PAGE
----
Tuesday, November 15, 2011

You can't make this stuff up

I know, 2 blog posts in 2 days lucky your right?  Well this one is worth a mention in and of itself.

I observed my co-teacher give the first real test today in the Cambodian classroom and I should have seen what was coming.  There is a certain sense of community here that you don’t get anywhere else in the world and it is interesting how accepted a thing like cheating on an exam can be.

As soon as he had handed out the tests the students went to work completing the few test items they knew before looking to the stronger kids in class.  That’s when the fun started.

Everyone was up out of their seats watching the stronger students in class and copying their answers, one kid literally hand his test out the window and it was handed back five minutes later with all answers completed.
 Now I will give them credit because although the way in which they cheated was blatantly obvious and the subtly of their answers actually made me laugh out loud in front of the class.

Here is one of the sample questions:

Q: Tell one thing you will do tomorrow.
Kid 1 A: I will go to Chhuk market and buy food.
Kid 2 A: I will go to Chhuk market and buy clothes.

After I had seen that I had what could only be called a cheating riot I felt really small, not literally but in a figurative sense because it was obvious to me that this was just what the kids were accustomed to and to try and change something like this would be confusing to the kids.

But damnit I’m going to give it one hell of a try.

Monday, November 14, 2011

skinny me

Hello again!  Missed me did you?  Well I have been quite the busy little volunteer over here and finally have some down time to blog again and catch everyone up.

Some things about me and my current state; my weight, my Khmer has improved exponentially, miss my family and friends more than ever, and my school seems to have a lot of days off.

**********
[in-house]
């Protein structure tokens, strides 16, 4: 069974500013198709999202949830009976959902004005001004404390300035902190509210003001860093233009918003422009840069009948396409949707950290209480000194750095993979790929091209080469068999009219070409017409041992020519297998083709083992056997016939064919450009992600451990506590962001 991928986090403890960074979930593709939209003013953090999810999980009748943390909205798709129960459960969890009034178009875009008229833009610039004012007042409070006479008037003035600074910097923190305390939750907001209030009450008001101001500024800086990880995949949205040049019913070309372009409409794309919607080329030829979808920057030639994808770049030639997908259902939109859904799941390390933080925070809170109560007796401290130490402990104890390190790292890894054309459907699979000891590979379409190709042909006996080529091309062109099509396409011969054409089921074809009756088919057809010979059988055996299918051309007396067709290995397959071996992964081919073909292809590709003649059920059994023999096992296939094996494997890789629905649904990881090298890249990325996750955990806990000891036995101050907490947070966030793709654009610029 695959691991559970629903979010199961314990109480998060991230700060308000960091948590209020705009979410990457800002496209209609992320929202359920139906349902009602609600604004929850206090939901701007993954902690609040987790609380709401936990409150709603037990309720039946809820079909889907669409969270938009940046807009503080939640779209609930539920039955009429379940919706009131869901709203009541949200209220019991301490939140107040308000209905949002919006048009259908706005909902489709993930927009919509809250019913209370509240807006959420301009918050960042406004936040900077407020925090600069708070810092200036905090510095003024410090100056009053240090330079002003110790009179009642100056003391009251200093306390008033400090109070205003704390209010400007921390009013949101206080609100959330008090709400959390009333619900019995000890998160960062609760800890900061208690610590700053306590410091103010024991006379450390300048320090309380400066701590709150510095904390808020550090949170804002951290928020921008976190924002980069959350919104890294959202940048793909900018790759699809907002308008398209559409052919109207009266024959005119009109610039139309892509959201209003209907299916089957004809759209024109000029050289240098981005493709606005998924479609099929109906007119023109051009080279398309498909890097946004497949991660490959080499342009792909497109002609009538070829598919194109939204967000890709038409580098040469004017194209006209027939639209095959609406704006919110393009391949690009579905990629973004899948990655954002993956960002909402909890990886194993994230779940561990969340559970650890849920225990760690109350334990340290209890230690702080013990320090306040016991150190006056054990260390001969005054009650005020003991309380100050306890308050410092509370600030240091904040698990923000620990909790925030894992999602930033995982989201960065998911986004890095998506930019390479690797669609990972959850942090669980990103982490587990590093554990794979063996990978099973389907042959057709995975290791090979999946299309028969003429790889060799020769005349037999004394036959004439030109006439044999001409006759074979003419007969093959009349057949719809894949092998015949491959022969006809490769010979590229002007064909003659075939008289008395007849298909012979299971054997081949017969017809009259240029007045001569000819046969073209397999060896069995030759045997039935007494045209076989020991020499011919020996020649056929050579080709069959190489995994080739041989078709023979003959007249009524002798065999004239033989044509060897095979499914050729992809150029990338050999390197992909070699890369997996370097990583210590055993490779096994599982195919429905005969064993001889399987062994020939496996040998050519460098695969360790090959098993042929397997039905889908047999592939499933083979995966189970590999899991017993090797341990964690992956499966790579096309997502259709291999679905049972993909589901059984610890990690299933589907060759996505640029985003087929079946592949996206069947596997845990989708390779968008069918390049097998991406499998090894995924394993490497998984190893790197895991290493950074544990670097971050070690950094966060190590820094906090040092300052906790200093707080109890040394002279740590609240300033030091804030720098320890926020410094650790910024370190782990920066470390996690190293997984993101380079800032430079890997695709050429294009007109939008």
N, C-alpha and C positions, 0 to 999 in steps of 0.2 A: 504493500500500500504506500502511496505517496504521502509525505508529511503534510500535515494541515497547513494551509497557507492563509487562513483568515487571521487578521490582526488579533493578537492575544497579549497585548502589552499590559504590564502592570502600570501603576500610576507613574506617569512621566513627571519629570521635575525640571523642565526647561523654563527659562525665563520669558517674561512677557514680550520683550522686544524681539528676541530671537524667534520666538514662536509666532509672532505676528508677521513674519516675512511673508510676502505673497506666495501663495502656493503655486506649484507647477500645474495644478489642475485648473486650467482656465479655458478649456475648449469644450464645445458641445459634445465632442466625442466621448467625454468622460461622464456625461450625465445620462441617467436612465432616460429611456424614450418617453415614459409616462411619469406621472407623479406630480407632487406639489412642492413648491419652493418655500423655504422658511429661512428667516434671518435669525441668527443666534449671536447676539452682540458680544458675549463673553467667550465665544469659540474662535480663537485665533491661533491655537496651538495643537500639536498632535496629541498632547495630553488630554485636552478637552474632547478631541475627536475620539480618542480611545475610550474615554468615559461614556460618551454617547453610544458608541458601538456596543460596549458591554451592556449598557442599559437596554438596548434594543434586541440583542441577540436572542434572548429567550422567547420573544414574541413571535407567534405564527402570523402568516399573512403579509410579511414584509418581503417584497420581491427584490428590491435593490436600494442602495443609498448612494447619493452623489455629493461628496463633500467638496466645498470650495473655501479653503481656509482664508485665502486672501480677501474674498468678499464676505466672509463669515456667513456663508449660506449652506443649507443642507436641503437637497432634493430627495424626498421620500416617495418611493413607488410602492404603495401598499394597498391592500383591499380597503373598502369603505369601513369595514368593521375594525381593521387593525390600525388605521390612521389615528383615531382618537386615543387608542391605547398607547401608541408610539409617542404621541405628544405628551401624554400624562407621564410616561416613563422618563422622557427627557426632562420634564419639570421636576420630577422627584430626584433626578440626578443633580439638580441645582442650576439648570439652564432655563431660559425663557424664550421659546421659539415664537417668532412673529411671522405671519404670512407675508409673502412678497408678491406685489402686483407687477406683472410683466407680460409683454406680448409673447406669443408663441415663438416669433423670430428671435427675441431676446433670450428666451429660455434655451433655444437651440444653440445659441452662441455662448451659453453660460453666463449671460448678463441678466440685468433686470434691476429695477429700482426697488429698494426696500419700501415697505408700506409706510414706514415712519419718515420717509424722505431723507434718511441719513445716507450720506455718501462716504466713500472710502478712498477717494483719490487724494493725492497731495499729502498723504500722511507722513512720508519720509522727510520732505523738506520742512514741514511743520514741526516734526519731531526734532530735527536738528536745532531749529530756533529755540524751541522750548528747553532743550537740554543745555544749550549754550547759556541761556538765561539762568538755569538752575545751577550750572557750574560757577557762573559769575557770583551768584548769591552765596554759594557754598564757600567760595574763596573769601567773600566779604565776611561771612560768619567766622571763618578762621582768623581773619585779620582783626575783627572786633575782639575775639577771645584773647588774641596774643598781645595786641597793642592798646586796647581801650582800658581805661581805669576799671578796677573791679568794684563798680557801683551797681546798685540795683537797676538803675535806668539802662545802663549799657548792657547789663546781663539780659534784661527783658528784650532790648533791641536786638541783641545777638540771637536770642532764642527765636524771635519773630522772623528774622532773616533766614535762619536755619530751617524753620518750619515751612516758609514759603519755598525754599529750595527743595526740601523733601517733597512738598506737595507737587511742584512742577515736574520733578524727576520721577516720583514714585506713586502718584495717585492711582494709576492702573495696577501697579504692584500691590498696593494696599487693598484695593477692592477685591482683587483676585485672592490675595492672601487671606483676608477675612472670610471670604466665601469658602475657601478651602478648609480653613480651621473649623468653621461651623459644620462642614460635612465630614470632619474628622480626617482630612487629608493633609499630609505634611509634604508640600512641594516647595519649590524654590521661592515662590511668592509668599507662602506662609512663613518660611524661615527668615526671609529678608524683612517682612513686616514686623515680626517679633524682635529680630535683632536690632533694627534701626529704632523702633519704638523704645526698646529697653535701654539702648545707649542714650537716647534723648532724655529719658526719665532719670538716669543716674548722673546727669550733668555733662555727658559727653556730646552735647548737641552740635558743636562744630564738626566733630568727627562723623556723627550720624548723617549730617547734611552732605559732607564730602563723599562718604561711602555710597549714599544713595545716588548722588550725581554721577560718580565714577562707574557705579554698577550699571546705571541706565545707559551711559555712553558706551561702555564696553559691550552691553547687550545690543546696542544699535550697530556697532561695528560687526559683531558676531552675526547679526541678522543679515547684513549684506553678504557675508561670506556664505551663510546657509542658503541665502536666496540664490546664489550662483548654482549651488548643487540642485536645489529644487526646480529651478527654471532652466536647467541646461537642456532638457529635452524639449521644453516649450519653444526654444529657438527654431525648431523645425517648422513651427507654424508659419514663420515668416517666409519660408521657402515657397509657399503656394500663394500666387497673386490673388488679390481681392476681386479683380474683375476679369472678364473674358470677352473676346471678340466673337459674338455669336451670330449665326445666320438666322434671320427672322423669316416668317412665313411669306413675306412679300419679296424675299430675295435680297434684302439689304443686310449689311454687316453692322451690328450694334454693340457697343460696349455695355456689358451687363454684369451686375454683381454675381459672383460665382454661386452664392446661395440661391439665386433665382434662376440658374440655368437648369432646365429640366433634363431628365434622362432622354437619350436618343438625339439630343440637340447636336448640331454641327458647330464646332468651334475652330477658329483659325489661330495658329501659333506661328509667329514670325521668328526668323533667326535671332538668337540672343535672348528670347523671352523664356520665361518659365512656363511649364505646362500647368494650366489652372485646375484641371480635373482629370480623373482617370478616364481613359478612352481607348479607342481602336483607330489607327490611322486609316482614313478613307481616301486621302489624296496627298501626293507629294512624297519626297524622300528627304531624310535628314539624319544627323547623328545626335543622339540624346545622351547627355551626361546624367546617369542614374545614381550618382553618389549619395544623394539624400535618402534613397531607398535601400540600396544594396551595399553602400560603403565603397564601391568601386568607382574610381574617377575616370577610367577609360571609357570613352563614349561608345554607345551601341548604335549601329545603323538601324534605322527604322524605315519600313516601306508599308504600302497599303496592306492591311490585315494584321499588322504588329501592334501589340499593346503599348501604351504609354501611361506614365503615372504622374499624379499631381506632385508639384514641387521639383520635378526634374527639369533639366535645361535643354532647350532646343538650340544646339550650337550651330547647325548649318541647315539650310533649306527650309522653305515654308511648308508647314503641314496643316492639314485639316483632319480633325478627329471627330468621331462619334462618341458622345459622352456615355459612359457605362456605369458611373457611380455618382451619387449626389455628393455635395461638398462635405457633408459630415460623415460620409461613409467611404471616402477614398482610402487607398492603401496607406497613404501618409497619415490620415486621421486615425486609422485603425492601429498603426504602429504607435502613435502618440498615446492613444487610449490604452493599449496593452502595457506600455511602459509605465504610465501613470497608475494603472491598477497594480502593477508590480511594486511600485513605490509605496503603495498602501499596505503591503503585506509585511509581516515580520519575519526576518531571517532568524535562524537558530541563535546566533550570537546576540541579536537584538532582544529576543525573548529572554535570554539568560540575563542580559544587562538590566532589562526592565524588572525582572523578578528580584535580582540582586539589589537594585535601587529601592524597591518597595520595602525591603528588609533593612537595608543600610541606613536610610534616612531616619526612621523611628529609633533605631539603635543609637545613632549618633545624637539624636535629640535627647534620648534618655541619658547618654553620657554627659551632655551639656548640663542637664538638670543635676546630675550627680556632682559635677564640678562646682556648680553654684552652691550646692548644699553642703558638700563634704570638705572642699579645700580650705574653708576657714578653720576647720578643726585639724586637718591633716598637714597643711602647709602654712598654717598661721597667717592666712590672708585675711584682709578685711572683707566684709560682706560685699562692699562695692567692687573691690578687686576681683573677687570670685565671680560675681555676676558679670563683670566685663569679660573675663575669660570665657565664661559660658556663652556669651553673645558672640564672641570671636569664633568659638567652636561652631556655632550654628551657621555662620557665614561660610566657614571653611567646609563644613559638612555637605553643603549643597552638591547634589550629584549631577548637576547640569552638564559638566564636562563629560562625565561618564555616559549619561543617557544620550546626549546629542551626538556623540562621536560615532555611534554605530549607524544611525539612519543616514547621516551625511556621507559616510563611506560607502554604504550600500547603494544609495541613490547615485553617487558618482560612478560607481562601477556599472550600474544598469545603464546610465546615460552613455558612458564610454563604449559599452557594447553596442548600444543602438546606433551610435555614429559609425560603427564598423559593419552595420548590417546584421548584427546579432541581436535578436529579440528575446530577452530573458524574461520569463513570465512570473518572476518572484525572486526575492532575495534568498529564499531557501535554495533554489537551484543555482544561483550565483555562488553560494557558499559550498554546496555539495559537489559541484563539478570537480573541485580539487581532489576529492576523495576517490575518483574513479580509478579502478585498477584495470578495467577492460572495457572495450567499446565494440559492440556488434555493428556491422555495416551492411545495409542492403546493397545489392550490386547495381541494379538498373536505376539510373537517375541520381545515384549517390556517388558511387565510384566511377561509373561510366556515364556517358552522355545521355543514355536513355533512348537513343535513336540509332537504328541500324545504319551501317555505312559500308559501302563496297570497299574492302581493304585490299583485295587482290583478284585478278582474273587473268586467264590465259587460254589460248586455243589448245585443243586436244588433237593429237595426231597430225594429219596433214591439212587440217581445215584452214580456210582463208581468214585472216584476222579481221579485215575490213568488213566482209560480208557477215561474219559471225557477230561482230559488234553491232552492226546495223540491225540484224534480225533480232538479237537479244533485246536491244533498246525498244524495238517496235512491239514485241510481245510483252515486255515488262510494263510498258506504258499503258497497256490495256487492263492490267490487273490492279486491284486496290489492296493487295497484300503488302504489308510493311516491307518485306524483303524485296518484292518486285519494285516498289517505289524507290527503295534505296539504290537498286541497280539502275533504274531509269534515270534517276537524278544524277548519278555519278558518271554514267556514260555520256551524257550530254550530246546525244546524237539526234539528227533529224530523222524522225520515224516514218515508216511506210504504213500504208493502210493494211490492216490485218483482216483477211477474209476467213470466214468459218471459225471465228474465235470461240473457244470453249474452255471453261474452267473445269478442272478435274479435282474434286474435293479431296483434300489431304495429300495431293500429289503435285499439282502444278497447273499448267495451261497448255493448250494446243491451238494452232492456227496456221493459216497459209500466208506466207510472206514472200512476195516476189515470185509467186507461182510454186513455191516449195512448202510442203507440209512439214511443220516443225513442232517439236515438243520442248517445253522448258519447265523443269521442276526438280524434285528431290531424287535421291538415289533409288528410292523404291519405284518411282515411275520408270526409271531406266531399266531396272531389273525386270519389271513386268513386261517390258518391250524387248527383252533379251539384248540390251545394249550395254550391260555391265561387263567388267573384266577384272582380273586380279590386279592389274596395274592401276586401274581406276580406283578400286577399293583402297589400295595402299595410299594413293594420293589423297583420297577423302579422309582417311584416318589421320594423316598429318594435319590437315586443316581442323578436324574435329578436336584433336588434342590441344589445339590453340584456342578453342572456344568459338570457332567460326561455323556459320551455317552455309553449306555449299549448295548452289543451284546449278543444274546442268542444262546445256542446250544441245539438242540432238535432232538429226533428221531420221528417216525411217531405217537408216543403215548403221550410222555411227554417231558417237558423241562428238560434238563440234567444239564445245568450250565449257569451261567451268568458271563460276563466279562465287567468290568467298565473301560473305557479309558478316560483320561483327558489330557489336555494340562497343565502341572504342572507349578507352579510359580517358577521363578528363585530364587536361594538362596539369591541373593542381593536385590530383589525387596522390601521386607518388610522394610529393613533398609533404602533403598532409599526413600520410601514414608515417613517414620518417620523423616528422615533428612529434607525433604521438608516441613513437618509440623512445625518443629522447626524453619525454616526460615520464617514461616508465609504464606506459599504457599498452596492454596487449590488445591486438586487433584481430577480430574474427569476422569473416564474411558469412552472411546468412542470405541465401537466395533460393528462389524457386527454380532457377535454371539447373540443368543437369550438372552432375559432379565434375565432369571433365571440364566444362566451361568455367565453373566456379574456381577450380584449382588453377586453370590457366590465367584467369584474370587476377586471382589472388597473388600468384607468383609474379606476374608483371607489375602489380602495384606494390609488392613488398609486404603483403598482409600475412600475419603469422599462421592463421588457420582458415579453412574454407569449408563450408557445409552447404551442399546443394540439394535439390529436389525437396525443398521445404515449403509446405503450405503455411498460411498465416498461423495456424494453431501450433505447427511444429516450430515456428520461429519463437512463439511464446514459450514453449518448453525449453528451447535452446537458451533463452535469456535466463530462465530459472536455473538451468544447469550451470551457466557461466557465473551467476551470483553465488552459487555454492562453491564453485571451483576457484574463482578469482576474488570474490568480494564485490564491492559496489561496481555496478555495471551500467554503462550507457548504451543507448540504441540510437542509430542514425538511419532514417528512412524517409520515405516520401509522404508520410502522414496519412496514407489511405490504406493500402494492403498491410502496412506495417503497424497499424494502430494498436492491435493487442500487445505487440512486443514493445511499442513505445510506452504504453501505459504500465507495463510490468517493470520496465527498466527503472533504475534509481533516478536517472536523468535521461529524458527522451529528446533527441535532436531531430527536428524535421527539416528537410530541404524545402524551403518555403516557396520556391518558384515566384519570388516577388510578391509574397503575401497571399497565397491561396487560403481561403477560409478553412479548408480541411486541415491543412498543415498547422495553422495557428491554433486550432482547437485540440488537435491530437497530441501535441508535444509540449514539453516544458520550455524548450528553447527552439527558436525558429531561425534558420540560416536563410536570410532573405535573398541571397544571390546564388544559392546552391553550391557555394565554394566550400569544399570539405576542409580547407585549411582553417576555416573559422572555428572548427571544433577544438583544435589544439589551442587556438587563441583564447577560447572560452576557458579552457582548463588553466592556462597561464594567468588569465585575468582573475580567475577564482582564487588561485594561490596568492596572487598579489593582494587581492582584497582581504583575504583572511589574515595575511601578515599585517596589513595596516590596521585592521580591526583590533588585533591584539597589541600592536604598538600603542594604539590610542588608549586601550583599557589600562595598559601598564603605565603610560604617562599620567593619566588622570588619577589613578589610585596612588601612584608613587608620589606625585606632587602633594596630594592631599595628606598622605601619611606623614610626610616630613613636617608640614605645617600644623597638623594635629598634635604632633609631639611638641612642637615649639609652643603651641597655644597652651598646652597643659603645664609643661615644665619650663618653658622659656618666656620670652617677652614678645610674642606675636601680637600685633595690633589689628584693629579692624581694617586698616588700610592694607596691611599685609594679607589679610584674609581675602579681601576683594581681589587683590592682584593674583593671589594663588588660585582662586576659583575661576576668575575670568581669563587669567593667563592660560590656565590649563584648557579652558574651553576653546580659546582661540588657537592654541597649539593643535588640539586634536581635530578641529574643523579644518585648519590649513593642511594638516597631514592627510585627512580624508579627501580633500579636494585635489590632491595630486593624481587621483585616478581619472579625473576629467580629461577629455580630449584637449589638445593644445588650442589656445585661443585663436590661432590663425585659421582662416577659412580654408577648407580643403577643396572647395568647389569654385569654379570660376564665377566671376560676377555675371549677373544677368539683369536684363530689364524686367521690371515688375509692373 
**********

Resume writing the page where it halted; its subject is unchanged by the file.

First thing, my weight.  I have lost about 20 pounds and am down to around 160lbs.  I arrived at a jolly ole weight of 180 in Cambodia and since eating rice and vegetables everyday have significantly altered my diet, and I had a horrible case of food poisoning during a TELF workshop in Phnom Penh, the weight has simply melted away.

Actually, that brings me to a funny little anecdote about how sick I was.

So I arrived in Phnom Penh on a Friday and spent most of the next few days glued to my bed and toilet, missing a large portion of the workshop, but around Tuesday I began to feel better and thought I might venture out and try to eat something (I hadn’t eaten a real meal in about 3 days).  So I hopped in a tuk tuk and went to a glorious burger hole named “Mikes”.  I walked in and was immediately taken by the aroma of beef and french fries.  I was so excited and all smiles when walking up to the counter and proceeded to order a burger called ‘The Explosion’ a mix of hot chili pepper sauce on a double decker burger with four slices of cheese, and I got some fries.

Now what I have failed to mention up until this point is the fact that earlier that same day I had requested an audience with my medical officer to make sure this was not anything more serious than food poisoning because I had never had an episode of food poisoning that lasted four days before and was becoming concerned.  Joanne (medical officer) told me to stay away from fried foods and spicy food and described how my intestines were still probably recovering from the food poisoning.

Well as you read above this is exactly the advice I did not heed.  And paid a price.  Would I do it again?  They say everyone makes mistakes and a fool is one who is doomed to repeat his mistakes, call me a fool.
Aside from this one episode of unpleasant sickness I have been a fortress against all comers, and diseases are repelled like they are drops of rain hitting stone.